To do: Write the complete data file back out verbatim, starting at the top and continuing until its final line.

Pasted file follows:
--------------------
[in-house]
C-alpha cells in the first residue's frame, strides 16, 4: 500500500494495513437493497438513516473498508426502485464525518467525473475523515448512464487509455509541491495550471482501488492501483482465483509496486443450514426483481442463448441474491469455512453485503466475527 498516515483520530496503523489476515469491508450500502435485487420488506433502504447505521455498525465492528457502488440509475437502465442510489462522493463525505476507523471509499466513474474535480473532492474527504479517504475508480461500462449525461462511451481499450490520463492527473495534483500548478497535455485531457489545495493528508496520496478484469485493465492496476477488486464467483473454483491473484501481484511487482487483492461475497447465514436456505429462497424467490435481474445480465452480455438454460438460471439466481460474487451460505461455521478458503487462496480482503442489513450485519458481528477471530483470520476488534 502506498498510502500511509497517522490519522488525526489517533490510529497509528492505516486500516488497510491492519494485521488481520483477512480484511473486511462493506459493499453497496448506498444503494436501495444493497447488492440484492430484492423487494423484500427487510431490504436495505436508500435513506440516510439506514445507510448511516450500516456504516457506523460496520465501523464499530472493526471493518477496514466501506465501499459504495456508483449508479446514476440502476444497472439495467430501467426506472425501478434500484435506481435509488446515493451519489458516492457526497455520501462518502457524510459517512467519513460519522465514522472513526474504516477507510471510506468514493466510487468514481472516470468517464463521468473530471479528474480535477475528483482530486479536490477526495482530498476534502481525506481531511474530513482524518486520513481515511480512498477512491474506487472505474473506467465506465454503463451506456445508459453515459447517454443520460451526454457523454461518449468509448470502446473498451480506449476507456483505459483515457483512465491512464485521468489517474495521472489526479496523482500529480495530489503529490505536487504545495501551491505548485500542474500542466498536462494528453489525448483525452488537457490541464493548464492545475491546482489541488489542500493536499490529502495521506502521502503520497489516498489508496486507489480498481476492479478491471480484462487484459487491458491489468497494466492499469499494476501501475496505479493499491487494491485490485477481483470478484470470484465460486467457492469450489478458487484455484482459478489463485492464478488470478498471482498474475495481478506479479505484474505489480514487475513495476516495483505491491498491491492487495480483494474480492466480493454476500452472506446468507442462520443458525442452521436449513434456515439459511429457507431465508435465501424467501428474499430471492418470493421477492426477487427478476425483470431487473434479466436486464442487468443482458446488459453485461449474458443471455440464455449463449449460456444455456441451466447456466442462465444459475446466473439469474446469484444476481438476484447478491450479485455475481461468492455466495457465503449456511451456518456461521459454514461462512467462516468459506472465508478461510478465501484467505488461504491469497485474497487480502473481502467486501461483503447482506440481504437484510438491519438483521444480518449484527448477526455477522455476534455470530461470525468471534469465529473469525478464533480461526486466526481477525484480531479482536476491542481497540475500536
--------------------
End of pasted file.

[in-house]
C-alpha cells in the first residue's frame, strides 16, 4: 500500500494495513437493497438513516473498508426502485464525518467525473475523515448512464487509455509541491495550471482501488492501483482465483509496486443450514426483481442463448441474491469455512453485503466475527 498516515483520530496503523489476515469491508450500502435485487420488506433502504447505521455498525465492528457502488440509475437502465442510489462522493463525505476507523471509499466513474474535480473532492474527504479517504475508480461500462449525461462511451481499450490520463492527473495534483500548478497535455485531457489545495493528508496520496478484469485493465492496476477488486464467483473454483491473484501481484511487482487483492461475497447465514436456505429462497424467490435481474445480465452480455438454460438460471439466481460474487451460505461455521478458503487462496480482503442489513450485519458481528477471530483470520476488534 502506498498510502500511509497517522490519522488525526489517533490510529497509528492505516486500516488497510491492519494485521488481520483477512480484511473486511462493506459493499453497496448506498444503494436501495444493497447488492440484492430484492423487494423484500427487510431490504436495505436508500435513506440516510439506514445507510448511516450500516456504516457506523460496520465501523464499530472493526471493518477496514466501506465501499459504495456508483449508479446514476440502476444497472439495467430501467426506472425501478434500484435506481435509488446515493451519489458516492457526497455520501462518502457524510459517512467519513460519522465514522472513526474504516477507510471510506468514493466510487468514481472516470468517464463521468473530471479528474480535477475528483482530486479536490477526495482530498476534502481525506481531511474530513482524518486520513481515511480512498477512491474506487472505474473506467465506465454503463451506456445508459453515459447517454443520460451526454457523454461518449468509448470502446473498451480506449476507456483505459483515457483512465491512464485521468489517474495521472489526479496523482500529480495530489503529490505536487504545495501551491505548485500542474500542466498536462494528453489525448483525452488537457490541464493548464492545475491546482489541488489542500493536499490529502495521506502521502503520497489516498489508496486507489480498481476492479478491471480484462487484459487491458491489468497494466492499469499494476501501475496505479493499491487494491485490485477481483470478484470470484465460486467457492469450489478458487484455484482459478489463485492464478488470478498471482498474475495481478506479479505484474505489480514487475513495476516495483505491491498491491492487495480483494474480492466480493454476500452472506446468507442462520443458525442452521436449513434456515439459511429457507431465508435465501424467501428474499430471492418470493421477492426477487427478476425483470431487473434479466436486464442487468443482458446488459453485461449474458443471455440464455449463449449460456444455456441451466447456466442462465444459475446466473439469474446469484444476481438476484447478491450479485455475481461468492455466495457465503449456511451456518456461521459454514461462512467462516468459506472465508478461510478465501484467505488461504491469497485474497487480502473481502467486501461483503447482506440481504437484510438491519438483521444480518449484527448477526455477522455476534455470530461470525468471534469465529473469525478464533480461526486466526481477525484480531479482536476491542481497540475500536